Hunting the Basilisk: The Historical Record of a Mythical Beast

There’s an interesting story at The Smithsonian’s Past Imperfect blog regarding the peculiar history of the mythological basilisk. Those of you who spent your teenage years playing Dungeons & Dragons in your basement might already know what a basilisk is. However, for the rest of you, here’s a description:

The basilisk remained an object of terror long after the collapse of the Roman empire and was popular in medieval bestiaries. It was in this period that a great deal of additional myth grew up around it. It became less a serpent than a mix of snake and rooster; it was almost literally hellish. Jan Bondeson notes that the monster was “the subject of a lengthy discourse in the early-13th-century bestiary of Pierre de Beauvais. An aged cock, which had lost its virility, would sometimes lay a small, abnormal egg. If this egg is laid in a dunghill and hatched by a toad, a misshapen creature, with the upper body of a rooster, bat-like wings, and the tail of a snake will come forth. Once hatched, the young basilisk creeps down to a cellar or a deep well to wait for some unsuspecting man to come by, and be overcome by its noxious vapours.”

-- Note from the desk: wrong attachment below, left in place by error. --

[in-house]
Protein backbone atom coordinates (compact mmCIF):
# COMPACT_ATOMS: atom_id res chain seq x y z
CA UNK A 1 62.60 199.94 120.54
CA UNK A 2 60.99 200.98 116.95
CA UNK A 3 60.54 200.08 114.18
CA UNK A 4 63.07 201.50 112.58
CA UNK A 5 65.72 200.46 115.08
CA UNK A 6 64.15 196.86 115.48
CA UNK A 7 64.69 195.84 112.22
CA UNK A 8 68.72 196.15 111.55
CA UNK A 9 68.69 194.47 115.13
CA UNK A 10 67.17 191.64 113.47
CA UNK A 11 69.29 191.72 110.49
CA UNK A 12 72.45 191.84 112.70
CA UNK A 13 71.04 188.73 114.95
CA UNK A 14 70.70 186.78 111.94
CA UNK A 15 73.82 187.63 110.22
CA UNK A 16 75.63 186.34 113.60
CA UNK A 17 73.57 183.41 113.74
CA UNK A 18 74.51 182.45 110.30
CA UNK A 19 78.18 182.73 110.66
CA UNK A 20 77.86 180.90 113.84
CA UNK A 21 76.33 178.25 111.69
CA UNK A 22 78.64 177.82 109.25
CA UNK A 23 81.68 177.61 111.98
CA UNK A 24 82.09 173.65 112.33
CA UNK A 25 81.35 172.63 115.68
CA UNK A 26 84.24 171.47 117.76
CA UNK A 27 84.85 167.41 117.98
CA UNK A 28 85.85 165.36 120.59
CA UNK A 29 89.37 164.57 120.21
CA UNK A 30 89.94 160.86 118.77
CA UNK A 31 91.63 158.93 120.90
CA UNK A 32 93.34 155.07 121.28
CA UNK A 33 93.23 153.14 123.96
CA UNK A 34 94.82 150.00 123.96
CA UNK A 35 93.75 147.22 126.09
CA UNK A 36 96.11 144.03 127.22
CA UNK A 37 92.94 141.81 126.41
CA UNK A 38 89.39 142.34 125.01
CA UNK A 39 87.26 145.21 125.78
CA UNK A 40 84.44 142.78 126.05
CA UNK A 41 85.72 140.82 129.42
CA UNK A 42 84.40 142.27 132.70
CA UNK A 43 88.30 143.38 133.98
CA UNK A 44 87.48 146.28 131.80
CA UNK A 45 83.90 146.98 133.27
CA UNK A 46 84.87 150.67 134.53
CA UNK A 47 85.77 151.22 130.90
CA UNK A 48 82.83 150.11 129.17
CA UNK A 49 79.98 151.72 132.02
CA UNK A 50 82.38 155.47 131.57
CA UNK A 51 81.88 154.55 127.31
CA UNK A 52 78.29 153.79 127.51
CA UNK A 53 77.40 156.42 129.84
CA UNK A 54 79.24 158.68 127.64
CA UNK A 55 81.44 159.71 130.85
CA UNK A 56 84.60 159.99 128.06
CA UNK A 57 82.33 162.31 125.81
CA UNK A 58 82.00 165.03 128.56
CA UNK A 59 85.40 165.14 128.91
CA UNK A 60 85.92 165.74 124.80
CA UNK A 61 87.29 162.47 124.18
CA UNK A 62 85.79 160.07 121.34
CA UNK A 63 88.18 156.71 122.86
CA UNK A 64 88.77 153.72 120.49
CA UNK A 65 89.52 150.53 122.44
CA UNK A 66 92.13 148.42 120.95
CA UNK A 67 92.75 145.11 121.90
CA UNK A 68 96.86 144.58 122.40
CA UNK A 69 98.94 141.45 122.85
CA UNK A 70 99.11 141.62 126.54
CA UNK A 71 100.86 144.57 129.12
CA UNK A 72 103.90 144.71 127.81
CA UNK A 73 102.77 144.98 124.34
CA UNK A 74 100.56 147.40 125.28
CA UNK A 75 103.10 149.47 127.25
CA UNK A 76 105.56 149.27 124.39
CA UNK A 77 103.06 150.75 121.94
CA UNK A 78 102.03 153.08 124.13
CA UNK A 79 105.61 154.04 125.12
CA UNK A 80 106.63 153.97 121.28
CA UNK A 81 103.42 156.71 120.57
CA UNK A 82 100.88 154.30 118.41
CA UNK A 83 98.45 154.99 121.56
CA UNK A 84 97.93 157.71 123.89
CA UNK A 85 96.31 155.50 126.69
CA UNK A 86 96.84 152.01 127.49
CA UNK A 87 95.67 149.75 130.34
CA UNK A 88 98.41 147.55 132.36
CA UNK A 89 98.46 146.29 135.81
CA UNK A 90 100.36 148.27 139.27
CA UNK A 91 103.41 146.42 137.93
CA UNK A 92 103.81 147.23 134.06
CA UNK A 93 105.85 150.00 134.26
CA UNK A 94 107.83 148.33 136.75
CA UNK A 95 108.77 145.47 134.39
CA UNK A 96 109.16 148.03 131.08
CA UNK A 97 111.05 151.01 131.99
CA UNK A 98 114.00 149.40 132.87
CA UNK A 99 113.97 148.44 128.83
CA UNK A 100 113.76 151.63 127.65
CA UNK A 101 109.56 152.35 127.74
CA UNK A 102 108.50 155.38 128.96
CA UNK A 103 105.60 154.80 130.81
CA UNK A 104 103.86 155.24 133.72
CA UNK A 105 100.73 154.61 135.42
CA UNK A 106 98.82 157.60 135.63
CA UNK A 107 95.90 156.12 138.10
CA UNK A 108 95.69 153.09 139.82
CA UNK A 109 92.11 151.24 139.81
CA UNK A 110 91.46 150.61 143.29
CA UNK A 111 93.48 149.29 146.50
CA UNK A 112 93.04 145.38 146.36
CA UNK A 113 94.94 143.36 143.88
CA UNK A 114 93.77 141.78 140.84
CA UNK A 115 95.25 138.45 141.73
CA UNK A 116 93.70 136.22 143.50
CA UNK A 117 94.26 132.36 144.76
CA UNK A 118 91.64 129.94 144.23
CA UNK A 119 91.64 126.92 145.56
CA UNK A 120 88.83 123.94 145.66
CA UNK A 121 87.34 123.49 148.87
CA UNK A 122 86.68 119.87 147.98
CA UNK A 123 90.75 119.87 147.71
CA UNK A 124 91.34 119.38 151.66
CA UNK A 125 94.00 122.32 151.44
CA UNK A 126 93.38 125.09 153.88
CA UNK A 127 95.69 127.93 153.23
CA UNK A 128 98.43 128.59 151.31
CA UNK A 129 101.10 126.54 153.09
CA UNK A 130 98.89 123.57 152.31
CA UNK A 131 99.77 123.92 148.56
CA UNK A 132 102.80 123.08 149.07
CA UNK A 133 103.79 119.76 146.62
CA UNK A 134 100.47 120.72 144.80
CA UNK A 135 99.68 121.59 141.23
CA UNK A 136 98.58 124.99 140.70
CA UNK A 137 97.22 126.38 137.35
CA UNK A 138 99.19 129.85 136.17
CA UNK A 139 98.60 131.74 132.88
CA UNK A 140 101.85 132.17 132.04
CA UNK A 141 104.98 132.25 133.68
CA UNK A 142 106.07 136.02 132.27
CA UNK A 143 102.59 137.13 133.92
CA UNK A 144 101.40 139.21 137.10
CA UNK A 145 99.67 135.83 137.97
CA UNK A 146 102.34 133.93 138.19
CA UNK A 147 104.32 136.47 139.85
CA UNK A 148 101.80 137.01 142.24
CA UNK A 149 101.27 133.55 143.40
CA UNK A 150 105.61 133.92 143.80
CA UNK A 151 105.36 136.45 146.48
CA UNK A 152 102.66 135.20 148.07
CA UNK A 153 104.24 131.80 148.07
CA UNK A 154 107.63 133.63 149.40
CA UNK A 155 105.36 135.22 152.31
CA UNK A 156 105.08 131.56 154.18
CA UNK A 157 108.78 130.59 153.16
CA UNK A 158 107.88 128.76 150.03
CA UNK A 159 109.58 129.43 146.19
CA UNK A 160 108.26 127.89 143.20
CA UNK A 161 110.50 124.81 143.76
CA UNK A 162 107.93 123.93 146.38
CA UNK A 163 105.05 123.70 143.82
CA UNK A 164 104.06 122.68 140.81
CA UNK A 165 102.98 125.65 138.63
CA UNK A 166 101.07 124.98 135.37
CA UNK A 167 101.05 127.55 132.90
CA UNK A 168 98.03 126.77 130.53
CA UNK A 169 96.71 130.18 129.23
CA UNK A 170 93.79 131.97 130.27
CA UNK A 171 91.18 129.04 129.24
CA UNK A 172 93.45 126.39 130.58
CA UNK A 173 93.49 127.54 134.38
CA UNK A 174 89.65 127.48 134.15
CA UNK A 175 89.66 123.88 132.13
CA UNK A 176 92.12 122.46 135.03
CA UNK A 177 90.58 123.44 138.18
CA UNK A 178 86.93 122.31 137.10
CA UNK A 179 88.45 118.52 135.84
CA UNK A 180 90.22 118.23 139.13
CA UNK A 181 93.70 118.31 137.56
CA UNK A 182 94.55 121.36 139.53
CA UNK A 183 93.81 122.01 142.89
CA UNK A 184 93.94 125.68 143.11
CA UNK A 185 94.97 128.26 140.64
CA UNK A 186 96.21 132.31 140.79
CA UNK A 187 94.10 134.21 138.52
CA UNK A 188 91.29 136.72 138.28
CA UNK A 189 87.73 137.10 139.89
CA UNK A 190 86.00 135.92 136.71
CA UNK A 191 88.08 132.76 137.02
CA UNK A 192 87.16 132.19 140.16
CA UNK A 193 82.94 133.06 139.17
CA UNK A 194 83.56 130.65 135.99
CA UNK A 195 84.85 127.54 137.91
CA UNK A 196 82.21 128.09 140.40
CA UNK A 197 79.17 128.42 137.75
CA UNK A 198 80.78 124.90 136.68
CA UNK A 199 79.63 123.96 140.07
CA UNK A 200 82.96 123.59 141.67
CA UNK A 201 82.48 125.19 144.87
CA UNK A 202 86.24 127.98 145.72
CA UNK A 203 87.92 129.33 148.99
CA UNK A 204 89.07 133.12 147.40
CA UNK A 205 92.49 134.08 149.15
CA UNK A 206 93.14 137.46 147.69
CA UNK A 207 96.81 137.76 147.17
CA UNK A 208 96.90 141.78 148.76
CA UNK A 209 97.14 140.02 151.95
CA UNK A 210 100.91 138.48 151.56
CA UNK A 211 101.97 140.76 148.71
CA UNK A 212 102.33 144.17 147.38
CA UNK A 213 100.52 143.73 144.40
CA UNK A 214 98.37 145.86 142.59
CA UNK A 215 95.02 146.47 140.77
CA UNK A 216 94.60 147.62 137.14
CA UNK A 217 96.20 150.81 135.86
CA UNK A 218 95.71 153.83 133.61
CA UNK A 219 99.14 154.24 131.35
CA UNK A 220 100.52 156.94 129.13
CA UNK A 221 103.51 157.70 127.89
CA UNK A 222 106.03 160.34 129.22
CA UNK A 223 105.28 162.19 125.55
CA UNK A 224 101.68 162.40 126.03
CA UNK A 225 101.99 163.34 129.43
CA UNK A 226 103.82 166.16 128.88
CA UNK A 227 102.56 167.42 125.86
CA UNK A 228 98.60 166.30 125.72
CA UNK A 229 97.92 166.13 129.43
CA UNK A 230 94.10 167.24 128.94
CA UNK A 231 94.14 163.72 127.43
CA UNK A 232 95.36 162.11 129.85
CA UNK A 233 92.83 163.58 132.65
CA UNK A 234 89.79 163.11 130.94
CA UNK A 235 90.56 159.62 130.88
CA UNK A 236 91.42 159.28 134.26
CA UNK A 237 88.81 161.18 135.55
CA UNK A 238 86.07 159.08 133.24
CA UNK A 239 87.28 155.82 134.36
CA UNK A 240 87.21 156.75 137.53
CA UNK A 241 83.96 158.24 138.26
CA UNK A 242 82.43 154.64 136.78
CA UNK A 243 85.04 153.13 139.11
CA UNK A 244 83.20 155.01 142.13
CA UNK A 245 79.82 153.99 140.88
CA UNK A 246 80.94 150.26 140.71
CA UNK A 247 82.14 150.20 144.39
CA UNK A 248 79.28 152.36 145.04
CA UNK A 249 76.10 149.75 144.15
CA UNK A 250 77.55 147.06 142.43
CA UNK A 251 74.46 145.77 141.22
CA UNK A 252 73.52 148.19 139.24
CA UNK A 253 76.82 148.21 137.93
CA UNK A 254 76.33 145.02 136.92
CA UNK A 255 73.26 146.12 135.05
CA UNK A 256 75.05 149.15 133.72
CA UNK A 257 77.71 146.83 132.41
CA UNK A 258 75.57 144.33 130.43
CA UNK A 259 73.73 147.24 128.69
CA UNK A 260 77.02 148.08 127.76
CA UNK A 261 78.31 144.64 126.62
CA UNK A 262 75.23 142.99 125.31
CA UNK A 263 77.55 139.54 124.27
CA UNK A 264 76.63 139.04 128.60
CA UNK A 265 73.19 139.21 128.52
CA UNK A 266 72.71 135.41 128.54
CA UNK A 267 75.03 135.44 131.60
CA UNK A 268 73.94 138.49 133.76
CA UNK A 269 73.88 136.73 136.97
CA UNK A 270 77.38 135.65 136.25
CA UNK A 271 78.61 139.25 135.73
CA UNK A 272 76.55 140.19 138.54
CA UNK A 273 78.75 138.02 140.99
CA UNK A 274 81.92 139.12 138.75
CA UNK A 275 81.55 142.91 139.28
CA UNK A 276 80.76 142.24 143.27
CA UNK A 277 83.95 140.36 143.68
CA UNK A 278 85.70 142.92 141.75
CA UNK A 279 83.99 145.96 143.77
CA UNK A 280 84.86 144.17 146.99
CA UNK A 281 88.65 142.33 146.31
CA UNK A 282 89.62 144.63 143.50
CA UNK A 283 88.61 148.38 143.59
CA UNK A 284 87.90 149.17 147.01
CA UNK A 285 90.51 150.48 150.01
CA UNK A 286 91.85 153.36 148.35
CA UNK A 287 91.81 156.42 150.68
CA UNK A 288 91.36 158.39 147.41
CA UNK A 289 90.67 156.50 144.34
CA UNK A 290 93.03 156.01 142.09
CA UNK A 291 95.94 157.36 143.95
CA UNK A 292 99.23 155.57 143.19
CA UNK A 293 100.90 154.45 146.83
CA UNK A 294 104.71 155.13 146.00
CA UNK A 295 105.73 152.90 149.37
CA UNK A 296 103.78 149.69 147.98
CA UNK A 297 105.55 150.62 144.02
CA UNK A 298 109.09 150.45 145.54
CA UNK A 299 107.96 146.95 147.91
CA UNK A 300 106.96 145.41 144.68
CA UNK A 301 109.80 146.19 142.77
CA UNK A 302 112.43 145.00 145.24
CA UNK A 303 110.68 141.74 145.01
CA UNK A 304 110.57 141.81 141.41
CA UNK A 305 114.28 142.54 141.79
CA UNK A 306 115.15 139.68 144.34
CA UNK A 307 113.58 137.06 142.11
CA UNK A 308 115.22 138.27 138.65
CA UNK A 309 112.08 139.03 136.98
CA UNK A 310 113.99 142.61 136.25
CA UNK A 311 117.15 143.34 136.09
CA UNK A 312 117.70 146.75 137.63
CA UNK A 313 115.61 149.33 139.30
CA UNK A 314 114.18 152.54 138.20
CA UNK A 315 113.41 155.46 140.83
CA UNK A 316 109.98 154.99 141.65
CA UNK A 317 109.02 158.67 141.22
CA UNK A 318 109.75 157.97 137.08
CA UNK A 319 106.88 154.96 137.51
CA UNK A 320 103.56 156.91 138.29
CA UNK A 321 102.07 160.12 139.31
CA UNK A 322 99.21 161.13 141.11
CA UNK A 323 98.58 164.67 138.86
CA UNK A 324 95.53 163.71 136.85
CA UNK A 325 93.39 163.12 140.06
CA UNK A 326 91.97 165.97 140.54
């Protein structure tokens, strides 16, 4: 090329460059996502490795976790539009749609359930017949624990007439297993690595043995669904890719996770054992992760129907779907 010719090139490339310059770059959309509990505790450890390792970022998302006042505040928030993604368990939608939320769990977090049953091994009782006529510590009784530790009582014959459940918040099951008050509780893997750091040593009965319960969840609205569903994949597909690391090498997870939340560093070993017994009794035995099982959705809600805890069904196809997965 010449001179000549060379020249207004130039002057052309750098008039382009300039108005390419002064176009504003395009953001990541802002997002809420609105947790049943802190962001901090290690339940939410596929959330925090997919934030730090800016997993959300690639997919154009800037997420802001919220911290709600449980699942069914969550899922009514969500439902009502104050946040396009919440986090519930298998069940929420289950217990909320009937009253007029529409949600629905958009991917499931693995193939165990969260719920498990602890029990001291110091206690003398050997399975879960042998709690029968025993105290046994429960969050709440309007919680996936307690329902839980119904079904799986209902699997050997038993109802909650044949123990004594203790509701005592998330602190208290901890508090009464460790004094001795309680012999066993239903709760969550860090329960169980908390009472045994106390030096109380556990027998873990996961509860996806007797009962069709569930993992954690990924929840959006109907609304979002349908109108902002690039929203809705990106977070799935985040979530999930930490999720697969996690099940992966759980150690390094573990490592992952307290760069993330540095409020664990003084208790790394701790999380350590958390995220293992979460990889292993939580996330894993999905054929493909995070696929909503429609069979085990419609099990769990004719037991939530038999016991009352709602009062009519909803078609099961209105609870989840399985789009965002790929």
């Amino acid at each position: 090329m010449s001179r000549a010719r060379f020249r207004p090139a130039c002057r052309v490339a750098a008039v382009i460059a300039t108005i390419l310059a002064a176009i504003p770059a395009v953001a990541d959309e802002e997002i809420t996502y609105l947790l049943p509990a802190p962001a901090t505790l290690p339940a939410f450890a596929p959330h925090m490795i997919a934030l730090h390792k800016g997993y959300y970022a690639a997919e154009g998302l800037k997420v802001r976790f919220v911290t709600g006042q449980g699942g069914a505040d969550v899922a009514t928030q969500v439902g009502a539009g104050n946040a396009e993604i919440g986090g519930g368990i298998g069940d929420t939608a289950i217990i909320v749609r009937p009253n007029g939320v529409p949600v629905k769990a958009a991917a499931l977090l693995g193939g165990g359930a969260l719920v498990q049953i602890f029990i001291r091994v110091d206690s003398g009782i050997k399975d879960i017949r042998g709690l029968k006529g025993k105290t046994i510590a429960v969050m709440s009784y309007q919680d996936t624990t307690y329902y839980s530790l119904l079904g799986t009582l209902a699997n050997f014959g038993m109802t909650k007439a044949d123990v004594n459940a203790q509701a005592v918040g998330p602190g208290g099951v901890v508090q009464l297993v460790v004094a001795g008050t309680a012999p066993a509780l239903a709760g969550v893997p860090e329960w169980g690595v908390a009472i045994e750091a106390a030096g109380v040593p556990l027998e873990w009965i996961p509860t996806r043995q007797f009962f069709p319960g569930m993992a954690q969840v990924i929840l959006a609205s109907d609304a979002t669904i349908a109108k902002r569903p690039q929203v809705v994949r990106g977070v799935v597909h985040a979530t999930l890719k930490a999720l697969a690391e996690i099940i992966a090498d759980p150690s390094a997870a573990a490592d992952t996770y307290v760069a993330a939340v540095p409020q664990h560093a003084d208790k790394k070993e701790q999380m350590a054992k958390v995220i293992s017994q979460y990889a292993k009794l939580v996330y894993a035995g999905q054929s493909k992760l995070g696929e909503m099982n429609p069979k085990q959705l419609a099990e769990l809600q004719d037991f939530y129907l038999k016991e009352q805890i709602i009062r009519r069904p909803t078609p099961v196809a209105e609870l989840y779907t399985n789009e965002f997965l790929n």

The basilisk, like many mythic creatures, has a storied historical record. In all likelihood, though, this was based on second-hand accounts of misidentified animals. Many people believe the cobra to be a likely candidate.

Search your nearest dunghill for rooster eggs and keep reading at Future Imperfect.



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3 Comments on "Hunting the Basilisk: The Historical Record of a Mythical Beast"

  1. to me it looks like a Garuda
    a mythical bird being that has been in Asia for a long time

    if you’re a Jungian
    it came from the collective unconscious
    and entered Europe that way
    but more likely
    the ancient image entered Europe through trade with Asia

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